What is your Company’s Content Brand?

Content Marketing is a phrase heard frequently nowadays among financial services companies, and Forex brokers in particular. (This very article is an example of it!).

Does your company have a Content Marketing strategy in place? What should one look like? Bart Burggraaf, Managing Partner at MediaGroup Worldwide, takes a look.

Financial services companies tend to produce a lot of content.

Bart Burggraaf, MediaGroup

Bart Burggraaf, MediaGroup

Whether they send it to clients, use it for PR or post it on their website to gain SEO traffic, it’s an important part of any modern financial companies’ toolkit.

Content in this industry typically tends to be discussing markets and trade opportunities, but we have seen everything from the inside story to client journals being used as an angle. In fact, it is safe to say content marketing has exploded as a tactic, and there is now far more content then there is attention from the target audience.

So the question becomes; how do we distinguish ourselves from all the other content out there, and gain attention from users?

The first part of the answer has to do with the quality and uniqueness of the content itself. It’s important companies have a brand of content. Like any brand, it needs to be chiefly known for one thing it is good at. To get there, companies need to think about the type of stories that will work with their brand and still be unique compared to all the other content out there.

content marketing interest

Content Marketing interest over time (Source: Google 2016)

For instance, there are now so many contrarians, that it’s almost a distinguishing feature not to be a contrarian. Or what if your company doesn’t write about the markets as much as what goes on inside the company? What if content was not one monotone company voice but the voice of all the employees?  There are many possible ways to be unique but only one way to do boring market analysis. Trust me, there are many companies not getting attention from the audience, with far greater market analysis resources then your company would be able to muster.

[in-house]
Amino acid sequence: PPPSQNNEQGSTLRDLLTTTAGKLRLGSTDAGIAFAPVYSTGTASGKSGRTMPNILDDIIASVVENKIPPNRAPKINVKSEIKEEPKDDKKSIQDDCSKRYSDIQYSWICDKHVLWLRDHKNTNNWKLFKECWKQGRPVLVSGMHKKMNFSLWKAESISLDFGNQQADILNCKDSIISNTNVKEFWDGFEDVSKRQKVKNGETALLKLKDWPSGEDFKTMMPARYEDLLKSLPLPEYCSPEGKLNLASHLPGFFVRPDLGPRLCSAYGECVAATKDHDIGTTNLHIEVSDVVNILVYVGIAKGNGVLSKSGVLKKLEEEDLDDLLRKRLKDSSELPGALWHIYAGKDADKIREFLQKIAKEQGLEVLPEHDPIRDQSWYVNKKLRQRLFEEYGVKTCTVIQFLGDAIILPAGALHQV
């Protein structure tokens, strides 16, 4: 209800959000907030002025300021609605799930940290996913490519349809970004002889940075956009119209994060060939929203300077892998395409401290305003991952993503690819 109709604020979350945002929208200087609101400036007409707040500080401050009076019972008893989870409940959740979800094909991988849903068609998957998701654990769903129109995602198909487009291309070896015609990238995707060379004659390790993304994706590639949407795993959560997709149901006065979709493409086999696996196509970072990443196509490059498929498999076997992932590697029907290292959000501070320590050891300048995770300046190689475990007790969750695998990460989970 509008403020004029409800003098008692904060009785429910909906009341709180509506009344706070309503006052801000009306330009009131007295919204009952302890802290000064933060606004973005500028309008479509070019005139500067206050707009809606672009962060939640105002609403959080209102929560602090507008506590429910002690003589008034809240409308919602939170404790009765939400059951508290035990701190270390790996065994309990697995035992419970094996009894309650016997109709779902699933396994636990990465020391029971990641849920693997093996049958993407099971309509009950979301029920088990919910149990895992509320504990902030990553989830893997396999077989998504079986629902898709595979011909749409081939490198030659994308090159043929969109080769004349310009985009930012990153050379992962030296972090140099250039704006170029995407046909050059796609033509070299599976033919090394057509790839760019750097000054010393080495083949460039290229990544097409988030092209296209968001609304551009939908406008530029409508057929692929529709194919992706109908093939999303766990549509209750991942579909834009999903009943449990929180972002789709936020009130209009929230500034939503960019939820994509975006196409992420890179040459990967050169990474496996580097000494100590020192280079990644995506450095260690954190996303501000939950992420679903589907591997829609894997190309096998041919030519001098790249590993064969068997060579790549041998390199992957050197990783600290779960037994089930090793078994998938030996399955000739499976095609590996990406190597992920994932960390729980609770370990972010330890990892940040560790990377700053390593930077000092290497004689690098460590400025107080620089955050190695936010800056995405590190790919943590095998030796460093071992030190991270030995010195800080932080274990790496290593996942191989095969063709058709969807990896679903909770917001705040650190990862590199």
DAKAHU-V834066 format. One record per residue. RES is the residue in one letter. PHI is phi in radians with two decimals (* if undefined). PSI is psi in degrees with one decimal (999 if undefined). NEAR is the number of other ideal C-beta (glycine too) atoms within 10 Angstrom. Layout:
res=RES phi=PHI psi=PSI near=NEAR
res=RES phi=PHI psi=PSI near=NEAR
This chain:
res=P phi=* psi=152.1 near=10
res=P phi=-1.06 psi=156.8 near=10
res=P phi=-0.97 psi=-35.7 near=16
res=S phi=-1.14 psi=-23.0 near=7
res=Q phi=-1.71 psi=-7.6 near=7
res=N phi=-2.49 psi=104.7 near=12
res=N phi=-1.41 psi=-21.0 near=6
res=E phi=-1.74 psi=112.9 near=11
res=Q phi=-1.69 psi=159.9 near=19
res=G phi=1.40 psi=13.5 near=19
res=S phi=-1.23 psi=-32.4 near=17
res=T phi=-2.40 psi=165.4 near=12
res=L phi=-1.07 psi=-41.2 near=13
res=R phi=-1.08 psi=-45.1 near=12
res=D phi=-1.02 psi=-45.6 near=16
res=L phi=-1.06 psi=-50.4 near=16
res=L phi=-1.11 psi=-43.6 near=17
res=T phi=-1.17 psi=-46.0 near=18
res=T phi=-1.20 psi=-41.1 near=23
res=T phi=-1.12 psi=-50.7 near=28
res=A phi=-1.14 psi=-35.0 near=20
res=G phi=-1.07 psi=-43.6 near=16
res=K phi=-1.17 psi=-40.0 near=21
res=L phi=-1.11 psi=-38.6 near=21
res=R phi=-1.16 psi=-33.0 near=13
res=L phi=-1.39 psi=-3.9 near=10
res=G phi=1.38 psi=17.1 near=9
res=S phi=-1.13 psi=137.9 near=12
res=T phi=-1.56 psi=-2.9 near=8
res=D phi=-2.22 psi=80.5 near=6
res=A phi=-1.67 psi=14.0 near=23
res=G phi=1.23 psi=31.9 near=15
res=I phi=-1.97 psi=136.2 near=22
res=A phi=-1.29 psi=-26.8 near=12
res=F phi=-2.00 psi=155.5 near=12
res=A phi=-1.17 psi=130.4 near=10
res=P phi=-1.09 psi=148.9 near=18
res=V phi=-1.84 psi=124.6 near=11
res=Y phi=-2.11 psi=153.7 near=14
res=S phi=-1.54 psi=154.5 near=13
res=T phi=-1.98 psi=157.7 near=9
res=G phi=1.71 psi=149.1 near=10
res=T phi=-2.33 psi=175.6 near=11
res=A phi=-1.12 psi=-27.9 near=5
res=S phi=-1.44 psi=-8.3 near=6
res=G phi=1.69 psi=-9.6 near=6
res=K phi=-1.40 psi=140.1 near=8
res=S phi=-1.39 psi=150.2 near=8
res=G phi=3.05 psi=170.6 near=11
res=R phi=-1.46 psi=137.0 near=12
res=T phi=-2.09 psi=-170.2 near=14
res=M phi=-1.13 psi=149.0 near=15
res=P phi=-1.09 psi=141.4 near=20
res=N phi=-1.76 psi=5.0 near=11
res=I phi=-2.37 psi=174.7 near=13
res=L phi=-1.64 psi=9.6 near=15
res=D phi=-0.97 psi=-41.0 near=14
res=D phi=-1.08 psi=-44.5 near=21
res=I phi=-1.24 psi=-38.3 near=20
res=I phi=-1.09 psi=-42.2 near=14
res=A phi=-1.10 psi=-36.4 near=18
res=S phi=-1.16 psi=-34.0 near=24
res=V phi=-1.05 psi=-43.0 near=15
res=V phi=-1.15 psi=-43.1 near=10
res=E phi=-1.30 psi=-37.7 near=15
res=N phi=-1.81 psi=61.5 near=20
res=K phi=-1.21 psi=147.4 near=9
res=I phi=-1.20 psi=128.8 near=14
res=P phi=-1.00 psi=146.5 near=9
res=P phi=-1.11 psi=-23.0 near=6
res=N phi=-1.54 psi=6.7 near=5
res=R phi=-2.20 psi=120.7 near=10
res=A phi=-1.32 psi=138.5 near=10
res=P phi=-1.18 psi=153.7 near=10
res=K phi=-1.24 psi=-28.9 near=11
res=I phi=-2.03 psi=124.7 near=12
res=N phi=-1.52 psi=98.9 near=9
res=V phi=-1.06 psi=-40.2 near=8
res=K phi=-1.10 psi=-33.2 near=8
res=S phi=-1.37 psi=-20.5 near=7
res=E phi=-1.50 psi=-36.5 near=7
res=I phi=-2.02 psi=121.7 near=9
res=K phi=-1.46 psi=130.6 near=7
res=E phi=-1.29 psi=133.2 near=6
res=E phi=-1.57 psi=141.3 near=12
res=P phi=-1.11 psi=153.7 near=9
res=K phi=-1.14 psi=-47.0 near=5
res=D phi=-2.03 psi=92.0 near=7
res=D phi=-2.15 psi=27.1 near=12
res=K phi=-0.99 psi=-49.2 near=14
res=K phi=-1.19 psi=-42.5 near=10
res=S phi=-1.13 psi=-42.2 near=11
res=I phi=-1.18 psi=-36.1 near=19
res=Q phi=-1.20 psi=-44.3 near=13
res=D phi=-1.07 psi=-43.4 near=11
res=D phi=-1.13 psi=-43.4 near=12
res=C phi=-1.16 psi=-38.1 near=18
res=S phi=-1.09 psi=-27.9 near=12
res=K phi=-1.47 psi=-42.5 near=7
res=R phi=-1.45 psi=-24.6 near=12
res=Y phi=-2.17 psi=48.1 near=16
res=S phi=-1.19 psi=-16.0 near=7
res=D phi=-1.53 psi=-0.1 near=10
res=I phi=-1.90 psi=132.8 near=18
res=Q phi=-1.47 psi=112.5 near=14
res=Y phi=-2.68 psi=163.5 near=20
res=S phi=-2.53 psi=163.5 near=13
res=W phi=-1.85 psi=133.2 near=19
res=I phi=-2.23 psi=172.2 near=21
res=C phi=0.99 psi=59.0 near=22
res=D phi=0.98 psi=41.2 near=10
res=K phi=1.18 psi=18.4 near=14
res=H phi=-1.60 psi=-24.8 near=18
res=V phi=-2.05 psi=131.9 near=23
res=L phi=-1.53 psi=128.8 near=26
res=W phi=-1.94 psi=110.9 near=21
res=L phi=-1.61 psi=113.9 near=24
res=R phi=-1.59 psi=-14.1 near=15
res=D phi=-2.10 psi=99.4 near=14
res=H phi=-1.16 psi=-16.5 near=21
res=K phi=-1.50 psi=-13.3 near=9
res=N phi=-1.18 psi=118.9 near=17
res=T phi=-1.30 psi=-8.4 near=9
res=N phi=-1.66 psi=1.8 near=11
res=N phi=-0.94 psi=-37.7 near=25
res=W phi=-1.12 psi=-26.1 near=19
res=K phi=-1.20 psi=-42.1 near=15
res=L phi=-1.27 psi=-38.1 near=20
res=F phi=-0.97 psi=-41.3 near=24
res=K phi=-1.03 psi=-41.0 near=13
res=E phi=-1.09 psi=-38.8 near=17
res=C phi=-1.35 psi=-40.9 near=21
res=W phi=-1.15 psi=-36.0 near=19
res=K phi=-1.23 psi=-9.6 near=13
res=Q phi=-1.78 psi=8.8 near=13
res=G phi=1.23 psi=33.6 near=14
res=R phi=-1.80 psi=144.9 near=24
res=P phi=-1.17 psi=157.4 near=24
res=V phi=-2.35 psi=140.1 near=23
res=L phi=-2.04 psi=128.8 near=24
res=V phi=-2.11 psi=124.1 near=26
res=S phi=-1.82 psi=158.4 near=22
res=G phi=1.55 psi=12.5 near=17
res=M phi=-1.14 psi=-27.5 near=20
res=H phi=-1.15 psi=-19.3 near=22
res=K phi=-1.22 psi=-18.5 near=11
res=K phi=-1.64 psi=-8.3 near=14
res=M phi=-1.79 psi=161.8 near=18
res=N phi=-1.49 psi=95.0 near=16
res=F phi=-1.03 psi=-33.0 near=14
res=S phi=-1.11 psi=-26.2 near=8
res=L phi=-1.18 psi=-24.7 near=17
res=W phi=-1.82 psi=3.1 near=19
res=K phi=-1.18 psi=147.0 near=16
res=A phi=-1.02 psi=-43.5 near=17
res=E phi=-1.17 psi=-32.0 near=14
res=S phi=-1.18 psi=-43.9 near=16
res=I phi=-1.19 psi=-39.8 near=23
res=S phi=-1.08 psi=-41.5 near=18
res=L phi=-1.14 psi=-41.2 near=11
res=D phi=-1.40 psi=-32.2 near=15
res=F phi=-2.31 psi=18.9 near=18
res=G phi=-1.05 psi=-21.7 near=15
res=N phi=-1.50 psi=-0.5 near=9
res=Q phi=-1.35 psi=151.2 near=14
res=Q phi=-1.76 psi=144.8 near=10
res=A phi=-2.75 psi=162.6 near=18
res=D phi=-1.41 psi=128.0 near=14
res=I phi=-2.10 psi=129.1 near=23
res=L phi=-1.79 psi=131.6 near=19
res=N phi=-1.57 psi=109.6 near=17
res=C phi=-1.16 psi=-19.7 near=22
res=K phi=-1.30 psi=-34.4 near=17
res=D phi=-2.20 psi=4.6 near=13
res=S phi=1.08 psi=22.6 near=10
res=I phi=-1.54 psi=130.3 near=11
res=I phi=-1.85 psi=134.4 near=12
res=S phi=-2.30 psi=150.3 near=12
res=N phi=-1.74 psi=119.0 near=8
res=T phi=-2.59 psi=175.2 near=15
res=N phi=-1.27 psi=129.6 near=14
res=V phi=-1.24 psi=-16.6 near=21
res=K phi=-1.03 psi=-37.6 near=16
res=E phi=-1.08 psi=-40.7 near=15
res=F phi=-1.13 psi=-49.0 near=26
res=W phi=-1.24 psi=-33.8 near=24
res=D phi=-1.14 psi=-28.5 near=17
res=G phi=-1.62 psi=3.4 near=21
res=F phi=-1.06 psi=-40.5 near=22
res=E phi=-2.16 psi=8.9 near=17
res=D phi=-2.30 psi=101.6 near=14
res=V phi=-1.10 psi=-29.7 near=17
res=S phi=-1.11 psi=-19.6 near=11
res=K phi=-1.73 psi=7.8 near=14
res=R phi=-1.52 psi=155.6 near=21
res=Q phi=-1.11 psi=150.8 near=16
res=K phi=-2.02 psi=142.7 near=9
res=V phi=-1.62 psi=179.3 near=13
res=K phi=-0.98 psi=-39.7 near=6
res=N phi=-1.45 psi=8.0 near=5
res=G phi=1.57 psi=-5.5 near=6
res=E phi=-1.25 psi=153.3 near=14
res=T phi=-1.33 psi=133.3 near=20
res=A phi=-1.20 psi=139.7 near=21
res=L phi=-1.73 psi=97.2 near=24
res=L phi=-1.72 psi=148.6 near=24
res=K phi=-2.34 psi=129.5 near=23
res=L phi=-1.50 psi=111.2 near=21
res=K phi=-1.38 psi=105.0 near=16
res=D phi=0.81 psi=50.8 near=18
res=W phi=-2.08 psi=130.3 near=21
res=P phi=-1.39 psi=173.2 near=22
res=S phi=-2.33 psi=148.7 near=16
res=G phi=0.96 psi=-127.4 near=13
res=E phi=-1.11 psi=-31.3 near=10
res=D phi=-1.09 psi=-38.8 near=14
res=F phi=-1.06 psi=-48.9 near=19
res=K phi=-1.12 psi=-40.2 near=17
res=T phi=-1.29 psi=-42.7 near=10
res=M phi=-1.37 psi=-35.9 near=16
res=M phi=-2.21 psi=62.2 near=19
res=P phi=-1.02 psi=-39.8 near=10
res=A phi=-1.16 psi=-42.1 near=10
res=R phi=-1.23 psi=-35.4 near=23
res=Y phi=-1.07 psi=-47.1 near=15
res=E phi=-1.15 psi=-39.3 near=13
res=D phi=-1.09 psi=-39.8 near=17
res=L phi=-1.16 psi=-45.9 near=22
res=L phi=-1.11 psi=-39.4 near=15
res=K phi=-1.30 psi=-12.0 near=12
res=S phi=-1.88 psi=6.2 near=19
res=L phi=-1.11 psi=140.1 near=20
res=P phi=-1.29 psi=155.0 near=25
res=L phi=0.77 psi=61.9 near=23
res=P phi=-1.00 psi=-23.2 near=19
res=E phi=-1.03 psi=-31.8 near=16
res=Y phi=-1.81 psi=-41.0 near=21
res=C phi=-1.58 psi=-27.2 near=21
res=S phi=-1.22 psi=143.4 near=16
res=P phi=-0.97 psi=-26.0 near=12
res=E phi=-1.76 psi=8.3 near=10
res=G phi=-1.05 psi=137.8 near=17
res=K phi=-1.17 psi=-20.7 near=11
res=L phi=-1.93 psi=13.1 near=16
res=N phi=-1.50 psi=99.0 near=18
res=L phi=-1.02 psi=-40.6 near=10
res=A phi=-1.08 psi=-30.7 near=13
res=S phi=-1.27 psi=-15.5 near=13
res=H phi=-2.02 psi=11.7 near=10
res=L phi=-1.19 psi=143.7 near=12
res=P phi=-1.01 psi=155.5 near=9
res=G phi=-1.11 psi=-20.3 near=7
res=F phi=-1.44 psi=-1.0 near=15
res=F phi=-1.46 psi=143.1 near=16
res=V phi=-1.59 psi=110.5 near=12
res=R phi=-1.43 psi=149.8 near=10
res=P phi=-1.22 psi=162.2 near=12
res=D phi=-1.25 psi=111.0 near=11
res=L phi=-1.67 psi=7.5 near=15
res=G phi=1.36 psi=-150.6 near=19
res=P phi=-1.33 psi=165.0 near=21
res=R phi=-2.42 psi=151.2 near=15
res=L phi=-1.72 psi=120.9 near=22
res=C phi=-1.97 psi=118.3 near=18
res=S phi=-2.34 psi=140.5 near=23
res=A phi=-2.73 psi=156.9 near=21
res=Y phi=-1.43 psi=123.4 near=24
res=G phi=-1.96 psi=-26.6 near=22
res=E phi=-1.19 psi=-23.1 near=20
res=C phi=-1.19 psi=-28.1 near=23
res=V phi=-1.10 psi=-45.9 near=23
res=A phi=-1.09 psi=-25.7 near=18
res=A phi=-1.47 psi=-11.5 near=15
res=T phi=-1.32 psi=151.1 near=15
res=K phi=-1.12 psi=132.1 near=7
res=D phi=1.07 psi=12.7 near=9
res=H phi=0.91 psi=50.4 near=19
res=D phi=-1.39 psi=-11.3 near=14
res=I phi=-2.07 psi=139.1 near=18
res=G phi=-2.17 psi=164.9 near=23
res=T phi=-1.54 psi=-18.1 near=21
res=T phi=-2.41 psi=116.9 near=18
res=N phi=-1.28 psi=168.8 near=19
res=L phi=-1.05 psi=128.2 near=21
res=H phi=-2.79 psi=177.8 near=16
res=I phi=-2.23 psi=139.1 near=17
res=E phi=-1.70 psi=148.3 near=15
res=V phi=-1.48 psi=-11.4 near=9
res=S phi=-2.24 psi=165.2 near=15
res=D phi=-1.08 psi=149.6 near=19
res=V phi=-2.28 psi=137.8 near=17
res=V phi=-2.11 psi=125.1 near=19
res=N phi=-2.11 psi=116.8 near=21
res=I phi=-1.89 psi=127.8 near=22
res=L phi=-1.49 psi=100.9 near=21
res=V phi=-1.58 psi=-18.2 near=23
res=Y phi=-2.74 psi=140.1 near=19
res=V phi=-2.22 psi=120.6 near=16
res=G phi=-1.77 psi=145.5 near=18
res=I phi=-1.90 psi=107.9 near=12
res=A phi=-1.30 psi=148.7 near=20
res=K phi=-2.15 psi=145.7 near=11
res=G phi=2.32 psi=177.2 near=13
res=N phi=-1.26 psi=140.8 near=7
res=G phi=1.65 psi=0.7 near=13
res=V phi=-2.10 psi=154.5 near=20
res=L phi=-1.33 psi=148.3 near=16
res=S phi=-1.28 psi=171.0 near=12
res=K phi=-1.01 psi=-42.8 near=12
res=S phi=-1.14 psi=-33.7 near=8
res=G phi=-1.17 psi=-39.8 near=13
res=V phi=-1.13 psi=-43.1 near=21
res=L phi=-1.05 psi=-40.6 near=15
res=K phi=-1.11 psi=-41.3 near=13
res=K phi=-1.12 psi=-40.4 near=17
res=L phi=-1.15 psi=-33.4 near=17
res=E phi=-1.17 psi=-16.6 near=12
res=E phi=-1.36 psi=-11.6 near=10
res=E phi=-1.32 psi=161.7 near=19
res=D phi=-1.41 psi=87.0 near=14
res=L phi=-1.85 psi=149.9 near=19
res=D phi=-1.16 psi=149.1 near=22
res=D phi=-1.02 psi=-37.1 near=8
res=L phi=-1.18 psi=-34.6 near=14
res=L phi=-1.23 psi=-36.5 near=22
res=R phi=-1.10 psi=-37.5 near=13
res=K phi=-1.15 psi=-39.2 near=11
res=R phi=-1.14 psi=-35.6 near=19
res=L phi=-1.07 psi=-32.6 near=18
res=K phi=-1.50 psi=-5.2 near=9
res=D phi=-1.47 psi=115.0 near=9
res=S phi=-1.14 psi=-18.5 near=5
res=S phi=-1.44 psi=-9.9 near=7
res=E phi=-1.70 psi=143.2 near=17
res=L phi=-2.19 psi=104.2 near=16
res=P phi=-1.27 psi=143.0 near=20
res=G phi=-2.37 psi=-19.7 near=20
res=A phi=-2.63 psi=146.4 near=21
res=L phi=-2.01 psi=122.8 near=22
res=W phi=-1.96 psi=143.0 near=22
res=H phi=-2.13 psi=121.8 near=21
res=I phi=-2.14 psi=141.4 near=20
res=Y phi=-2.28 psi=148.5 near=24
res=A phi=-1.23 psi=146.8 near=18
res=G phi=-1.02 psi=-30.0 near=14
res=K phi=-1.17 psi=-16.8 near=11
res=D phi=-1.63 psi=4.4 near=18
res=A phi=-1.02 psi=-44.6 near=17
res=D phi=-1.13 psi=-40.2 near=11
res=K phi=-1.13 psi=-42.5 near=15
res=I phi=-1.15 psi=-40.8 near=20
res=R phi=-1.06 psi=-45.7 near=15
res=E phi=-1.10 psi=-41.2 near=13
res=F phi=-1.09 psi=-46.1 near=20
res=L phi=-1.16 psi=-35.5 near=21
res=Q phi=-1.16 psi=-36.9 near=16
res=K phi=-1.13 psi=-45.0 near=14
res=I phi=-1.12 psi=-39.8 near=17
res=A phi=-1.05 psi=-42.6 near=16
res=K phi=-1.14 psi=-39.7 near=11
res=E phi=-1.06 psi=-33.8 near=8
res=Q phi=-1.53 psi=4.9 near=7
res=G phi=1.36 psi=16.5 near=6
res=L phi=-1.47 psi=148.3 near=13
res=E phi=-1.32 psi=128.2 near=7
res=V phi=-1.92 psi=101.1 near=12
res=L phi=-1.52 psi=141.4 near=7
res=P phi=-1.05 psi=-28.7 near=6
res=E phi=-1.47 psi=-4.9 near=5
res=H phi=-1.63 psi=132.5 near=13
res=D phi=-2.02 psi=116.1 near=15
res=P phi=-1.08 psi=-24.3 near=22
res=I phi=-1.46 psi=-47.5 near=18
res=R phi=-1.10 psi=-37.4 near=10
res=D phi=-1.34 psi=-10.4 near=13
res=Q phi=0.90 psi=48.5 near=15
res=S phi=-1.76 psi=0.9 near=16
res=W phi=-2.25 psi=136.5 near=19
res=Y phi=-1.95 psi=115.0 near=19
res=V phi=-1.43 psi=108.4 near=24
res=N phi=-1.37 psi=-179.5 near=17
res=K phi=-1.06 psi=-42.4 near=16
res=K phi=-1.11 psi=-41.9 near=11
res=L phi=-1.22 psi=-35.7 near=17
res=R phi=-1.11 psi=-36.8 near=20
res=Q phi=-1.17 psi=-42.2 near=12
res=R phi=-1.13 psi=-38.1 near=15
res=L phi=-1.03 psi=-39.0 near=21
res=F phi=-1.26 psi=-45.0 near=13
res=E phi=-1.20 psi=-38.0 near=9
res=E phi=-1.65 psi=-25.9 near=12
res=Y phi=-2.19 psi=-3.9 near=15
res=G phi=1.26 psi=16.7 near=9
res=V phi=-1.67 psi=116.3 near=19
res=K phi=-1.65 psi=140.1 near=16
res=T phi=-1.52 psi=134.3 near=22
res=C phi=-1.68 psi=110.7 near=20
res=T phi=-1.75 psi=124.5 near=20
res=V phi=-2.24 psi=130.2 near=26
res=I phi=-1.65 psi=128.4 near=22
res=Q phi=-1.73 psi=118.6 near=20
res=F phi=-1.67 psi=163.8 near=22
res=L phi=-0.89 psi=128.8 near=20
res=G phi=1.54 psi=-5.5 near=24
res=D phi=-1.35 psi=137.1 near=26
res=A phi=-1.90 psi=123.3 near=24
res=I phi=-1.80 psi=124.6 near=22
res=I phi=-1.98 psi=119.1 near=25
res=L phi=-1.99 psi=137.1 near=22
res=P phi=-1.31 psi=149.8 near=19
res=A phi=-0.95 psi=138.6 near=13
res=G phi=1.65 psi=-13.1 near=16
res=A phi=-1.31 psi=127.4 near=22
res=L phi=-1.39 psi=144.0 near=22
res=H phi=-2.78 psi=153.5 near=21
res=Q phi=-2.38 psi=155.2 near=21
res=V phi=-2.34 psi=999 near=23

Speaking to the quality aspect, local content for countries such as Germany or China shouldn’t be just articles rehashed and translated from English. These large markets deserve and require unique content of their own. And rather than focus on pushing out tens of stories every day, post one really good one. Quality over quantity. Hire a great trader rather than a copywriter if you are going to do market analysis. Get a fiction writer if you are going to do process stories. Use someone with cinematic experience if you are going to make videos.  You get the point, standing out in content marketing requires thought and investment.

So let’s say you have both high quality and unique content to share with the world. You post it on your company blog or on social media. Now what? While the sound of crickets might be therapeutic, from a business perspective it makes sense to promote this content to the right audience. So yes, ironically, advertising should be an integral part of content marketing and significant budget should be set aside for this aspect.

Some of the tactics to employ include SEO optimization and link building, native advertising with companies such as Outbrain, Taboola or Yahoo Gemini, social media advertising and email marketing. The thing they have in common is that they give you an edge in a very crowded marketplace of attention and allow you to constantly test and optimize for the best performing (= generating attention among the right audience) content.

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